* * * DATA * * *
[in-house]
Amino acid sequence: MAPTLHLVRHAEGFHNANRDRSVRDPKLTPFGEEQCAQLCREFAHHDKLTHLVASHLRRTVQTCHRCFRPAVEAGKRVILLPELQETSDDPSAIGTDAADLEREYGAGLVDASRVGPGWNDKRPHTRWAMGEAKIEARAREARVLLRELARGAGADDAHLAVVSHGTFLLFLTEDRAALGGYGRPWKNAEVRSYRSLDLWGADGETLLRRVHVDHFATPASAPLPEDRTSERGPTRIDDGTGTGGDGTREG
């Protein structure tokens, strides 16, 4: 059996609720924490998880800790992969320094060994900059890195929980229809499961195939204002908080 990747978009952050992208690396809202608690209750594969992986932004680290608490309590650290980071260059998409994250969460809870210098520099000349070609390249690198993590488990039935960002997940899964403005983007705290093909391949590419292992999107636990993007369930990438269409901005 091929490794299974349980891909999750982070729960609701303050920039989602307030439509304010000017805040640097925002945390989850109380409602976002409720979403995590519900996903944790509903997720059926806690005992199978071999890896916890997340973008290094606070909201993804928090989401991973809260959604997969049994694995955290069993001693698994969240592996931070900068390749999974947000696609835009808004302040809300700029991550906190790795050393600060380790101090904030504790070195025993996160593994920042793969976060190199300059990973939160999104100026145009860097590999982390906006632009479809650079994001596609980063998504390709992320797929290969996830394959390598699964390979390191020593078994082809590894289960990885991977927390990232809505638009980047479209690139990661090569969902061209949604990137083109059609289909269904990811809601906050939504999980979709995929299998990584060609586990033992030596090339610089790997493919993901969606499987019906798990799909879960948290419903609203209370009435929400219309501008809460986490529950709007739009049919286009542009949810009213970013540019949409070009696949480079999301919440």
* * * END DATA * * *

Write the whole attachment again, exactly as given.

[in-house]
Amino acid sequence: MAPTLHLVRHAEGFHNANRDRSVRDPKLTPFGEEQCAQLCREFAHHDKLTHLVASHLRRTVQTCHRCFRPAVEAGKRVILLPELQETSDDPSAIGTDAADLEREYGAGLVDASRVGPGWNDKRPHTRWAMGEAKIEARAREARVLLRELARGAGADDAHLAVVSHGTFLLFLTEDRAALGGYGRPWKNAEVRSYRSLDLWGADGETLLRRVHVDHFATPASAPLPEDRTSERGPTRIDDGTGTGGDGTREG
């Protein structure tokens, strides 16, 4: 059996609720924490998880800790992969320094060994900059890195929980229809499961195939204002908080 990747978009952050992208690396809202608690209750594969992986932004680290608490309590650290980071260059998409994250969460809870210098520099000349070609390249690198993590488990039935960002997940899964403005983007705290093909391949590419292992999107636990993007369930990438269409901005 091929490794299974349980891909999750982070729960609701303050920039989602307030439509304010000017805040640097925002945390989850109380409602976002409720979403995590519900996903944790509903997720059926806690005992199978071999890896916890997340973008290094606070909201993804928090989401991973809260959604997969049994694995955290069993001693698994969240592996931070900068390749999974947000696609835009808004302040809300700029991550906190790795050393600060380790101090904030504790070195025993996160593994920042793969976060190199300059990973939160999104100026145009860097590999982390906006632009479809650079994001596609980063998504390709992320797929290969996830394959390598699964390979390191020593078994082809590894289960990885991977927390990232809505638009980047479209690139990661090569969902061209949604990137083109059609289909269904990811809601906050939504999980979709995929299998990584060609586990033992030596090339610089790997493919993901969606499987019906798990799909879960948290419903609203209370009435929400219309501008809460986490529950709007739009049919286009542009949810009213970013540019949409070009696949480079999301919440």